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Michigan Attorney General Dana Nessel has filed charges against Macomb County Prosecutor Eric Smith and three others in relation to the office's usage of forfeiture funds, accusing one of the county's top elected officials of racketeering as part of a scheme to embezzle $600,000 in taxpayer funds. 

Collectively, the four individuals stole about $600,000 from the county in "an elaborate scheme of public profiteering motivated by what appears to be unfettered self-interest," Nessel said in a video statement Tuesday.

Smith, 53, a Democrat who was first elected prosecutor in 2004, was charged Tuesday with 10 counts, including conspiracy to commit forgery, embezzlement, tampering with evidence and criminal enterprise, according to court records. He faces up to 20 years in prison if convicted of conducting a criminal enterprise, which would be one of the longest sentences ever given to a Metro Detroit public official.

Also charged were Benjamin Liston, Smith's former chief assistant, who faces four counts, including conducting a criminal enterprise and embezzlement; and Smith's chief of operations, Derek Miller, charged with conspiracy. 

Businessman William Weber also was charged with crimes ranging from forgery to aiding and abetting. 

"We have been working and cooperating with the Michigan Department of Attorney General since last year while it continued to investigate politically motivated allegations about how our client, Macomb County Prosecutor Eric Smith, managed Macomb County’s forfeiture fund," defense lawyer, Martin Crandall of the Clark Hill law firm, said in a statement. He is representing Smith alongside attorney John Dakmak.

"We are shocked and dismayed to learn only through the media of the filing of charges by the attorney general" Crandall added. "Regardless, we will vigorously defend Mr. Smith against these baseless allegations. We look forward to Mr. Smith’s day in open court, whenever that may be."

Nessel noted in her statement that removal of Smith hinges on action from Gov. Gretchen Whitmer or the Macomb County Board of Commissioners, whose chairman is Bob Smith, Eric Smith's brother. Nessel, Whitmer and Bob Smith all are Democrats.

“In order for citizens to maintain trust in the institutions of government, public officials must, at all times, conduct themselves in accordance with the laws of our state,” Nessel said. “When public officials fail to do so, the people must have confidence that they will be held to account, fairly, and without any special treatment based upon their status as a public official.”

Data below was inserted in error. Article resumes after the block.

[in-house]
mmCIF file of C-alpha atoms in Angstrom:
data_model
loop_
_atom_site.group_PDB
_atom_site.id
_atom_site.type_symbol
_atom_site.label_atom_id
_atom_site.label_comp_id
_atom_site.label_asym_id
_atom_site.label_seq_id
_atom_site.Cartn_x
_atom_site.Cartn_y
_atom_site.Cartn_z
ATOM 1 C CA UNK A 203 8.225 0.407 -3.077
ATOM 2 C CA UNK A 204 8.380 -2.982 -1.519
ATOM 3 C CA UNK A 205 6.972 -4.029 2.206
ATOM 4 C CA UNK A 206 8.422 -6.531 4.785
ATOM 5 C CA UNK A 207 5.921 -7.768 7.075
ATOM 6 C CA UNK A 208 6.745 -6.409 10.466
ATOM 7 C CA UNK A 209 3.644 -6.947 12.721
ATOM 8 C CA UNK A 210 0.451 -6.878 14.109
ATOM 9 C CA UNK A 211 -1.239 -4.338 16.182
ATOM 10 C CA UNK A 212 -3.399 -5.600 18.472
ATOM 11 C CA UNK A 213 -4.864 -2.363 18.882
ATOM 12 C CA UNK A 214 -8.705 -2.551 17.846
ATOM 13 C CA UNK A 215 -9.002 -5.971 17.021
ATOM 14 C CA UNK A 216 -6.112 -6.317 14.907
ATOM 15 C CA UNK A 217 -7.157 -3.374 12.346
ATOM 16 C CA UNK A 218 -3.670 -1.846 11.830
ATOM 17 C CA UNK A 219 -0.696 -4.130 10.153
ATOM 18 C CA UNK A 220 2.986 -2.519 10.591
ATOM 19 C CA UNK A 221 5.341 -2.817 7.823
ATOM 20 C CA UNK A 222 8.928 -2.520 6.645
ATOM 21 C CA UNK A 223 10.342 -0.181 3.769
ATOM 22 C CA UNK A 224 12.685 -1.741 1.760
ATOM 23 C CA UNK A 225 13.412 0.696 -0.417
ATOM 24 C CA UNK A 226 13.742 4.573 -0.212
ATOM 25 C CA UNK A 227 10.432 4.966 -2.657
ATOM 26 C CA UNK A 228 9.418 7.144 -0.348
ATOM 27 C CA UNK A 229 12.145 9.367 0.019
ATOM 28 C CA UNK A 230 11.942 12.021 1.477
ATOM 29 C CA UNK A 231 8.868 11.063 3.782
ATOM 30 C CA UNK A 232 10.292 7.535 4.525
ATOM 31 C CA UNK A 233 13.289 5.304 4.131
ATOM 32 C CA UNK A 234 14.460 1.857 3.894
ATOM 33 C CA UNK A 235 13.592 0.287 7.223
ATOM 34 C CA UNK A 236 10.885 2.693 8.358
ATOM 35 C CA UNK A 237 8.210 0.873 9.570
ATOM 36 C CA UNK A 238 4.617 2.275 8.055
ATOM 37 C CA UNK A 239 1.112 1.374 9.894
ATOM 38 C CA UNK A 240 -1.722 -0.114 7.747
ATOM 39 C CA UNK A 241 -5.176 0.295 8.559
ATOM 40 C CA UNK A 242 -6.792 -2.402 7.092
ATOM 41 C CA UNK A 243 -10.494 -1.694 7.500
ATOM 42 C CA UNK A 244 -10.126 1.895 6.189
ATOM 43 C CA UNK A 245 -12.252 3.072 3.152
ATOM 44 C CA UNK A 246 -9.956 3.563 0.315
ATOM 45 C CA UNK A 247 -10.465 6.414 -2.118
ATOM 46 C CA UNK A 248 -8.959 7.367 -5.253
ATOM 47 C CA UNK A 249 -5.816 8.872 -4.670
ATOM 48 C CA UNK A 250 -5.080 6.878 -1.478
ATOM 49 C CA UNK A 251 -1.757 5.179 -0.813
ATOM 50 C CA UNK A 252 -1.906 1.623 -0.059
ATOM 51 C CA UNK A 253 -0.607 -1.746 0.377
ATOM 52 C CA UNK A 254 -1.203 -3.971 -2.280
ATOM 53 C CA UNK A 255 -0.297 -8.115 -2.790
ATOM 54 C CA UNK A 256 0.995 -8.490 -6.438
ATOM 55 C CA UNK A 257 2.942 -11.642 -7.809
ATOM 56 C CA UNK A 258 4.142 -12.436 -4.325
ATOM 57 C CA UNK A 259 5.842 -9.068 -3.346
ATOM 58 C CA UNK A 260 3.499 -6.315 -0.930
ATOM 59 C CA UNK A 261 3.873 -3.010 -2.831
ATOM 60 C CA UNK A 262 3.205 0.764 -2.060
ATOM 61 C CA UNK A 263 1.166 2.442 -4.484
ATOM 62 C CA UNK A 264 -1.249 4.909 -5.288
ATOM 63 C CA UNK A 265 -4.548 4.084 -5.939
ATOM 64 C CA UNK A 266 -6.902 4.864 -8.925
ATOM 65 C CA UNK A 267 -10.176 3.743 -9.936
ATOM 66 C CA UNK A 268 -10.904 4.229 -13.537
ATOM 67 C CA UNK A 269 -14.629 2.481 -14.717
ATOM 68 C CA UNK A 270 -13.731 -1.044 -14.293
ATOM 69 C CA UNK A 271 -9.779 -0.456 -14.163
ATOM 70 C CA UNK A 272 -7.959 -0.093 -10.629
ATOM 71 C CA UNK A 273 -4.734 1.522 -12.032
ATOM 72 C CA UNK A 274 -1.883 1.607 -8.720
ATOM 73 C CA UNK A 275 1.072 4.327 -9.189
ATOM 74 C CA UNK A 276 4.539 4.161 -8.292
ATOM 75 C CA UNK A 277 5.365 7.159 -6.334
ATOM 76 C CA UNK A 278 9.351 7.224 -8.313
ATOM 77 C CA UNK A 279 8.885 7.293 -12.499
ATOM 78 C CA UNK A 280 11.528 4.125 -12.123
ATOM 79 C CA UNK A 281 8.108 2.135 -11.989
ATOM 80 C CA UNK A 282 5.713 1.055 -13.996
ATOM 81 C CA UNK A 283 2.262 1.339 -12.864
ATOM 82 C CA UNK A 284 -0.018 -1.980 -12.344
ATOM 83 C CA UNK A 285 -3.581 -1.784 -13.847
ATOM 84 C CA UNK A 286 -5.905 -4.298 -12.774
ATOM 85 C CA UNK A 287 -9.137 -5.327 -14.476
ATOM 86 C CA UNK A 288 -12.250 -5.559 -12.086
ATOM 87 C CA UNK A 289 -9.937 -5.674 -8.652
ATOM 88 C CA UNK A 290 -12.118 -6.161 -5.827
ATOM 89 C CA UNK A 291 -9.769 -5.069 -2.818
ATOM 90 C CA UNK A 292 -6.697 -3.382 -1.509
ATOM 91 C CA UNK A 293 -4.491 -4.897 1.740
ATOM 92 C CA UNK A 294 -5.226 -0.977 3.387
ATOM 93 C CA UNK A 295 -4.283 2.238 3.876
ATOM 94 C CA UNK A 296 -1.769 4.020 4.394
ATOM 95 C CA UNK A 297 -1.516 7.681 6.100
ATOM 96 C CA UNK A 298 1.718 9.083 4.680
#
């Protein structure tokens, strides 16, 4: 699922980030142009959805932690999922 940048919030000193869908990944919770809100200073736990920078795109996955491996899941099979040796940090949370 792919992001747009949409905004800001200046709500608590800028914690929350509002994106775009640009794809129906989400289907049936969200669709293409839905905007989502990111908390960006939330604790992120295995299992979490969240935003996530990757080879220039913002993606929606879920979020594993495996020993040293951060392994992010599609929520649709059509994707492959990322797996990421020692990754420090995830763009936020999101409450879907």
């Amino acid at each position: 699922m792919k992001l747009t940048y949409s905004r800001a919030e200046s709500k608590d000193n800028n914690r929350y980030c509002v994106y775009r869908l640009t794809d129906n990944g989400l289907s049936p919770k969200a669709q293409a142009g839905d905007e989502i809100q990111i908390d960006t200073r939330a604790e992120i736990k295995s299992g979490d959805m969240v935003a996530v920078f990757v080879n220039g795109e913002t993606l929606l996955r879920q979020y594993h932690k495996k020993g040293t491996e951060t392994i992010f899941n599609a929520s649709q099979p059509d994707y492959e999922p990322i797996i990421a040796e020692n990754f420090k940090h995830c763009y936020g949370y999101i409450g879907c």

Peter Henning, a Wayne State University law professor and former federal prosecutor, said the charges are a tremendous blow for Macomb County.

“This undermines people’s faith in government,” he said. “This is a complete betrayal of trust where you have the top law enforcement official in the county basically putting money into his own pocket. This is disastrous for the county.”

The charges Tuesday weren't a surprise to Macomb County Executive Mark Hackel, who forwarded the case to Nessel's office after an audit and subsequent internal investigation found "inappropriate" expenditures for "personal gain."

The allegations are a stumbling block to public trust, Hackel said, but he hoped the county's and attorney general's actions to crack down on the activity help to restore residents' faith in government. 

He stopped short of calling on Smith to step down.

"There’s a court of law, but there’s also the court of public opinion," Hackel said. "That question of trust is still there. How much more damage will this bring to that office knowing that those charges are there?"

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Nessel's investigation allegedly found Smith and the others charged used the forfeiture money for security for Smith's home; garden benches, flowers and make-up for staffers; retirement relocation expenses for Liston, checks to various Catholic churches in the "tens of thousands of dollars," iPads for kids who attended school with Smith's children, campaign expenditures; and "country club catering for parties."

The account functioned as a campaign "slush fund" utilized by Smith to build up goodwill in the communities in which he campaigned, Nessel said.

Weber, owner of Weber Security Group, produced false invoices for $28,000 as part of the scheme, Nessel said in a statement. 

Forfeiture funds usually are used for department training, equipment or victim restitution and controlled by the county treasurer, Nessel said.

But Smith allegedly had four accounts called "bad check restitution," "OWI forfeiture," "Warren drug court," and "drug forfeiture" that he maintained on his own without county treasurer oversight. 

“As attorney general, I take no responsibility more seriously than protecting the public trust,” Nessel said. “The reason is simple: Without public trust, government fails. Without public trust, justice stands no chance against reckless abuses of power.” 

After an audit and internal investigation revealed inappropriate spending in 2018, Hackel and county Treasurer Lawrence Rocca pressed Smith for access to the forfeiture accounts until Smith finally closed the accounts and delivered four checks totaling $233,764 to Rocca, according to the charging document. Since then, the funds have been under the oversight of the county treasurer. 

Michigan State Police raided Smith's office in April and his home in May as part of an investigation into his use of forfeiture funds.